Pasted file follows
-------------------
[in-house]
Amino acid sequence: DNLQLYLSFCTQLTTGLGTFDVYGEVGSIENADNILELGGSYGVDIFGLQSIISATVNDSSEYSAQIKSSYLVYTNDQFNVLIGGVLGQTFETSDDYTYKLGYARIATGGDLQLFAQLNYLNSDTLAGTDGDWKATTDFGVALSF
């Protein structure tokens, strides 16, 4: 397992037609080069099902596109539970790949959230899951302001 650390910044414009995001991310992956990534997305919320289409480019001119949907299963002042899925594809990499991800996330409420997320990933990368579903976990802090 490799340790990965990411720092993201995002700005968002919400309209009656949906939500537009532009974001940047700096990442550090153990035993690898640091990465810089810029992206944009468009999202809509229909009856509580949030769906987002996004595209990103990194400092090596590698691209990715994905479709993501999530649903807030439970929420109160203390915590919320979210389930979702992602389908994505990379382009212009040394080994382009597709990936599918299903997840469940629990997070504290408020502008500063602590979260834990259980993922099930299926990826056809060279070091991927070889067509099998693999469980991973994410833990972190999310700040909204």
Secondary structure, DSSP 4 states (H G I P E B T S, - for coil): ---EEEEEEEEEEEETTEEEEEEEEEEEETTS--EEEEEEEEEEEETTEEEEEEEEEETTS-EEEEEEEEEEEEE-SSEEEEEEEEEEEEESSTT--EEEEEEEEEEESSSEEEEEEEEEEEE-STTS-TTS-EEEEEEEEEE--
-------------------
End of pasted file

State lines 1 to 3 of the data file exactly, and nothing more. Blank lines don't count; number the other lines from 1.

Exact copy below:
[in-house]
Amino acid sequence: DNLQLYLSFCTQLTTGLGTFDVYGEVGSIENADNILELGGSYGVDIFGLQSIISATVNDSSEYSAQIKSSYLVYTNDQFNVLIGGVLGQTFETSDDYTYKLGYARIATGGDLQLFAQLNYLNSDTLAGTDGDWKATTDFGVALSF
């Protein structure tokens, strides 16, 4: 397992037609080069099902596109539970790949959230899951302001 650390910044414009995001991310992956990534997305919320289409480019001119949907299963002042899925594809990499991800996330409420997320990933990368579903976990802090 490799340790990965990411720092993201995002700005968002919400309209009656949906939500537009532009974001940047700096990442550090153990035993690898640091990465810089810029992206944009468009999202809509229909009856509580949030769906987002996004595209990103990194400092090596590698691209990715994905479709993501999530649903807030439970929420109160203390915590919320979210389930979702992602389908994505990379382009212009040394080994382009597709990936599918299903997840469940629990997070504290408020502008500063602590979260834990259980993922099930299926990826056809060279070091991927070889067509099998693999469980991973994410833990972190999310700040909204």